June 2013
Volume 54, Issue 15
Free
ARVO Annual Meeting Abstract  |   June 2013
Peripheral Refraction in a Population of Schoolage Children in Central China: the Anyang Childhood Eye Study
Author Affiliations & Notes
  • Shi-Ming Li
    Beijing Tongren Eye Center, Beijing Tongren Hospital, Beijing, China
  • Si-Yuan Li
    Beijing Tongren Eye Center, Beijing Tongren Hospital, Beijing, China
  • Ningli Wang
    Beijing Tongren Eye Center, Beijing Tongren Hospital, Beijing, China
  • Paul Mitchell
    Centre for Vision Research, Department of Ophthalmology and Westmead Millennium Institute, University of Sydney, Sydney, ACT, Australia
  • Footnotes
    Commercial Relationships Shi-Ming Li, None; Si-Yuan Li, None; Ningli Wang, None; Paul Mitchell, Novartis (R), Bayer (R)
  • Footnotes
    Support None
Investigative Ophthalmology & Visual Science June 2013, Vol.54, 5703. doi:
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      Shi-Ming Li, Si-Yuan Li, Ningli Wang, Paul Mitchell, ; Peripheral Refraction in a Population of Schoolage Children in Central China: the Anyang Childhood Eye Study. Invest. Ophthalmol. Vis. Sci. 2013;54(15):5703.

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      © ARVO (1962-2015); The Authors (2016-present)

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Abstract

Purpose: We aimed to describe the distribution of peripheral refraction and its associations with refractive error in a population of year 1 Chinese children in central China.

Methods: Cross-sectional analysis of the Anyang Childhood Eye Study (ACES), a school-based cohort study.Cycloplegic central and peripheral refraction (15° and 30° at nasal and temporal retina, respectively) was measured using an open field, infrared autorefractor. Only right eyes were included for analysis.

Results: A total of 2645 year 1 students (85.0% of the ACES eligible participants) aged 7.1 (5.7~9.3) years old had peripheral refraction measured at baseline. At baseline, there were 1353 children with hyperopia (>1.0 D, 51.2%), 1125 with emmetropia (-0.49 to 1.0 D, 42.5%), 161 with low myopia (-2.99 to -0.5 D, 6.1%), 6 with moderate and high myopia (<=3.0 D, 0.2%). Peripheral refraction of 15° and 30° at nasal and temporal retina shifted to be more myopic with increasing central myopia (P<0.001). Compared with central refraction, hyperopic children had relative myopia at nasal 15°, temporal 15°, nasal 30°, and temporal 30° retina (-0.49, -0.52, -0.33, and -0.52 D, P<0.0001). Emmetropic children also had relative myopia at nasal 15° and temporal 15° retina (-0.41 D, -0.37 D, P<0.0001), which was decreased to be slightly relative myopia at nasal 30° and temporal 30° retina (-0.13 D, -0.06 D, P<0.0001). Children with low myopia had relative myopia at nasal 15° and temporal 15° retina (-0.38 D, -0.20 D, P<0.0001), but relative hyperopia at nasal 30° and temporal 30° retina (0.25 D, 0.37 D, P<0.0001). Children with moderate to high myopia also had relative myopia at nasal 15° and temporal 15° retina (-0.27 D, -0.09 D, P<0.001), and higher relative hyperopia at nasal 30° and temporal 30° retina (0.60 D, 0.96 D, P<0.001).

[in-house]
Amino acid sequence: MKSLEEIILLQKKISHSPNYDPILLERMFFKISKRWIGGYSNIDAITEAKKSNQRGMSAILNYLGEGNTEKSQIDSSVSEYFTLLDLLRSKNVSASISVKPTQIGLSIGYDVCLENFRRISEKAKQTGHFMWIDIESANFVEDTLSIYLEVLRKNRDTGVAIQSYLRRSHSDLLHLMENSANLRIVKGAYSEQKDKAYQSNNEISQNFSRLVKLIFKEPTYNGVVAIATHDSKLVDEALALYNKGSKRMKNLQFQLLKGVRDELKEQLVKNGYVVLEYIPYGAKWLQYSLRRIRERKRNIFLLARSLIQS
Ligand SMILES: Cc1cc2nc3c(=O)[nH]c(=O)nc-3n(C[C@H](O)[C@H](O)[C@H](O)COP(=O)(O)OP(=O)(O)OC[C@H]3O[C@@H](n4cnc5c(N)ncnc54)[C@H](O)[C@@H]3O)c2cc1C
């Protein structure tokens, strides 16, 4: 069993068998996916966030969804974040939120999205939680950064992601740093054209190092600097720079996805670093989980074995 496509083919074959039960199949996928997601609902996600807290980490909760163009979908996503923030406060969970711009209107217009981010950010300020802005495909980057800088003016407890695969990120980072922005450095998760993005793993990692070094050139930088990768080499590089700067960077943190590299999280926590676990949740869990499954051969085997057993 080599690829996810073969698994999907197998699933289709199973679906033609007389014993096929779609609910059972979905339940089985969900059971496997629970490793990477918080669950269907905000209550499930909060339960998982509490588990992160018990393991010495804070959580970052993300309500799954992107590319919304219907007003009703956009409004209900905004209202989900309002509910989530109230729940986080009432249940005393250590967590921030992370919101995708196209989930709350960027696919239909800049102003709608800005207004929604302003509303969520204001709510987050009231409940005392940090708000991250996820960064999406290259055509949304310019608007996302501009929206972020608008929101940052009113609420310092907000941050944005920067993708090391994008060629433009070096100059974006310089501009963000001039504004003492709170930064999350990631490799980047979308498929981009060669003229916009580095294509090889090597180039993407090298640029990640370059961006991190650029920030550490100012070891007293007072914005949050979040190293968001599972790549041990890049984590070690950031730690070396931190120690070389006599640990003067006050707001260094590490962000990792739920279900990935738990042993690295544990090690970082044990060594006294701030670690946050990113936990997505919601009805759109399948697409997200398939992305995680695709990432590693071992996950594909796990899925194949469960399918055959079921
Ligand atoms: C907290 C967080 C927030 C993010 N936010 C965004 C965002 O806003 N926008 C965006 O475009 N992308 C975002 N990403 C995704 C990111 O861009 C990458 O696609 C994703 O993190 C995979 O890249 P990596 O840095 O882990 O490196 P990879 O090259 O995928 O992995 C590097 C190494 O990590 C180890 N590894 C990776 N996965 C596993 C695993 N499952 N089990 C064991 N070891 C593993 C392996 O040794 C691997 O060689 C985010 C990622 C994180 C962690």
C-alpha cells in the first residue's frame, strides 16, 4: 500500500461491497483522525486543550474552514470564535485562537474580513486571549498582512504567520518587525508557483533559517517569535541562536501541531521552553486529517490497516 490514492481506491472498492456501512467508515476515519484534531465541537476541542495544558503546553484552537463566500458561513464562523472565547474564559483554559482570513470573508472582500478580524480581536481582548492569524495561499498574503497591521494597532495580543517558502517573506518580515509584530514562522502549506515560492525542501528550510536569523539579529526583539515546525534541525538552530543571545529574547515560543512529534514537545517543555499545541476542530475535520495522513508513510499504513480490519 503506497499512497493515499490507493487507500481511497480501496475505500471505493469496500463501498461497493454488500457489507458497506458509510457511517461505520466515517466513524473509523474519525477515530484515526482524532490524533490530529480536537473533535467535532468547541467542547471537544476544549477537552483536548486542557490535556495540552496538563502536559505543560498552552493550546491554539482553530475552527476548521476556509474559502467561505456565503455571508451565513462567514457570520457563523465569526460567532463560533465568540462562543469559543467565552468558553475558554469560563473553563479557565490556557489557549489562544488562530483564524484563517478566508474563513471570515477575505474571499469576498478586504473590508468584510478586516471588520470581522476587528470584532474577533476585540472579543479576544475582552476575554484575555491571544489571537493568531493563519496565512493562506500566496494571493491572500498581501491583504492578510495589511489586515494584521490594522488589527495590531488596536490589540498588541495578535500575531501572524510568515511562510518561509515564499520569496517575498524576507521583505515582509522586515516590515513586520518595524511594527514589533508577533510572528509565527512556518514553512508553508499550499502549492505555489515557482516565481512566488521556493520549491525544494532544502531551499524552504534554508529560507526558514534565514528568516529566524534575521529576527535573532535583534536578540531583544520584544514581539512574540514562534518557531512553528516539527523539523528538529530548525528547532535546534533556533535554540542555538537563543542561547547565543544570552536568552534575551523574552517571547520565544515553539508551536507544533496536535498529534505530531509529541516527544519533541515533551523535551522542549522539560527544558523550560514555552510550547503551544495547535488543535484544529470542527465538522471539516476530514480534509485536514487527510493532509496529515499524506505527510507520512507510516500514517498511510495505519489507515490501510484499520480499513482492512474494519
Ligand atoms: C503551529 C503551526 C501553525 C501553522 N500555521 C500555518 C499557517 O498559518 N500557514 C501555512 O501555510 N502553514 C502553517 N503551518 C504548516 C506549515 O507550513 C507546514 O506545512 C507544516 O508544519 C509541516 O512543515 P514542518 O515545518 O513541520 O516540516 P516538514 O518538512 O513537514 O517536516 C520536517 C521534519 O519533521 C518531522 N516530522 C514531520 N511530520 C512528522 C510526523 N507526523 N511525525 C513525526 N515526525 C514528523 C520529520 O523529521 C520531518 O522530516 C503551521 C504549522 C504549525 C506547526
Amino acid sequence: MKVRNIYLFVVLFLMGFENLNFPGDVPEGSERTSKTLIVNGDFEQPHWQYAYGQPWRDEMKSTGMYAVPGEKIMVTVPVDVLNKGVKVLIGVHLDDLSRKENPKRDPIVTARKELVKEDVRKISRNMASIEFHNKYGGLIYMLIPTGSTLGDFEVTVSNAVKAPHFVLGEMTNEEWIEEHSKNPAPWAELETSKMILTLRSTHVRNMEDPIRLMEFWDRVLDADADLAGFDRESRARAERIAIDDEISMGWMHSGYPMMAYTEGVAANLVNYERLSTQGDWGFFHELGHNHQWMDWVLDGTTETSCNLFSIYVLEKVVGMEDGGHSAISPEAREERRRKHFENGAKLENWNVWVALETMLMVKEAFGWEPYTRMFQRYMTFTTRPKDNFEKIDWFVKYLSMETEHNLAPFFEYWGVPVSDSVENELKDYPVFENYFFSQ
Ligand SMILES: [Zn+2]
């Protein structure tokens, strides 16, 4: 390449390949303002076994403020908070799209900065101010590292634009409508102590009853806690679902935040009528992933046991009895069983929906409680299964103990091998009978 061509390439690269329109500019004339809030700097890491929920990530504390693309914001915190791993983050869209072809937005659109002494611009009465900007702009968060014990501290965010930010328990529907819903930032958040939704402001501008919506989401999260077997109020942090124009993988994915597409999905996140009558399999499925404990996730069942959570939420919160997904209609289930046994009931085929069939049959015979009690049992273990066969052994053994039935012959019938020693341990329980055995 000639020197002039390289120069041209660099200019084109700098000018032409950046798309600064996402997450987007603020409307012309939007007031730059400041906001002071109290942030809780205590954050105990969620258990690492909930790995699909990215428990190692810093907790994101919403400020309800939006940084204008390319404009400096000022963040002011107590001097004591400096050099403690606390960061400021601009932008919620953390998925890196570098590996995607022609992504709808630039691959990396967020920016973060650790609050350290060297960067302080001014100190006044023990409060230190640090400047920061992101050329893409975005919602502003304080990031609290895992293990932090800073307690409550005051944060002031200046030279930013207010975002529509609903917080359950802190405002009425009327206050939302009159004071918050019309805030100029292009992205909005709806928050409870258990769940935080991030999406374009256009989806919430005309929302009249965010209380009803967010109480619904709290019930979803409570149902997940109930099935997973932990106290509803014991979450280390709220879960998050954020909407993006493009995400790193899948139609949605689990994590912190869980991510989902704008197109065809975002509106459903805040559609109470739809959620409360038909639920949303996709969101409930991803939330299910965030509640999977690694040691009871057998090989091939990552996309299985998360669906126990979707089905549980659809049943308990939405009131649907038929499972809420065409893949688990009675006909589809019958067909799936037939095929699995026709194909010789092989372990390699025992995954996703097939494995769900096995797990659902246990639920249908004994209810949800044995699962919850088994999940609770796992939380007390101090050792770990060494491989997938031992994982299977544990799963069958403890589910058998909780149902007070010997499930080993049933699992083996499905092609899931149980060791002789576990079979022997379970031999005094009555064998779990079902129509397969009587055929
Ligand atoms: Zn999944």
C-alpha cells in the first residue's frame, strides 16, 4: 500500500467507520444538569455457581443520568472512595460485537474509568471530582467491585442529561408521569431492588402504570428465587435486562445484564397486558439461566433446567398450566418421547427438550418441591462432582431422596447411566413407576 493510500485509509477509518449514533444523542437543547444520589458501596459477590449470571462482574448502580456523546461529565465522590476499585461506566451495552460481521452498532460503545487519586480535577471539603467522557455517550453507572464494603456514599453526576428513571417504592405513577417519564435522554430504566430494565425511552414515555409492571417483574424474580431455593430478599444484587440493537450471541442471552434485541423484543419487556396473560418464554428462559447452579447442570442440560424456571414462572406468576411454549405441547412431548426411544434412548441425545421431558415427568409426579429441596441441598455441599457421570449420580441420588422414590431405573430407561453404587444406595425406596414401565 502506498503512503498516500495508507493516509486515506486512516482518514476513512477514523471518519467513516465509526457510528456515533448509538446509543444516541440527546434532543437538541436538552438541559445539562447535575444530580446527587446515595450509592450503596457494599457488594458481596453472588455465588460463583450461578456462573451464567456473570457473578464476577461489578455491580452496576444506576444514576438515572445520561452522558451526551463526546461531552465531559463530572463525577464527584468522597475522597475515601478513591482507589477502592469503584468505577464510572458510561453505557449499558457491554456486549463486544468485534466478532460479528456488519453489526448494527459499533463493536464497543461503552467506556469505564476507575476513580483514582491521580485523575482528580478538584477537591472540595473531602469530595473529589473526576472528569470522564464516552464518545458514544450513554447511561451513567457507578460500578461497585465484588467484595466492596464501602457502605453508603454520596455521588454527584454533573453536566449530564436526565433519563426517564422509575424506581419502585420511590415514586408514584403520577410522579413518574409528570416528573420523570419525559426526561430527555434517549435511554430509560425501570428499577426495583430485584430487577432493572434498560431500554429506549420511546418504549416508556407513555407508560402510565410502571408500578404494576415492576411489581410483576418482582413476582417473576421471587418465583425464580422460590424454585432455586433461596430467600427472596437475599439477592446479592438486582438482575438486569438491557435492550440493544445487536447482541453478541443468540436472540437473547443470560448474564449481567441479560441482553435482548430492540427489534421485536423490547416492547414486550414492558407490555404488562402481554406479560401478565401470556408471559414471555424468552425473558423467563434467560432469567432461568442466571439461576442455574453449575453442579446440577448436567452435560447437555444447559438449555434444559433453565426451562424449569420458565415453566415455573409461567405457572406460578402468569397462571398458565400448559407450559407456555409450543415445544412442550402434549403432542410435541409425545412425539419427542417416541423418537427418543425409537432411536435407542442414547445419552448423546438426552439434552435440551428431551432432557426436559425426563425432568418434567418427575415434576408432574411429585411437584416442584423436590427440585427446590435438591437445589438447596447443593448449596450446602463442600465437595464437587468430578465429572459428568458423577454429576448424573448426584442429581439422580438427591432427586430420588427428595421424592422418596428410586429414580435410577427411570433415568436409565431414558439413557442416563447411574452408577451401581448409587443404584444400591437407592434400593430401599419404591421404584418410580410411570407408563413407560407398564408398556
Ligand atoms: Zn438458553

Conclusions: In young Chinese children, peripheral refraction presents to be relatively hyperopic in myopic eyes at 30° retina, and relatively myopic in emmetropic and hyperopic eyes at all eccentricities, with temporal retina being more hyperopic compared to nasal retina.

Keywords: 605 myopia • 511 emmetropization • 677 refractive error development  
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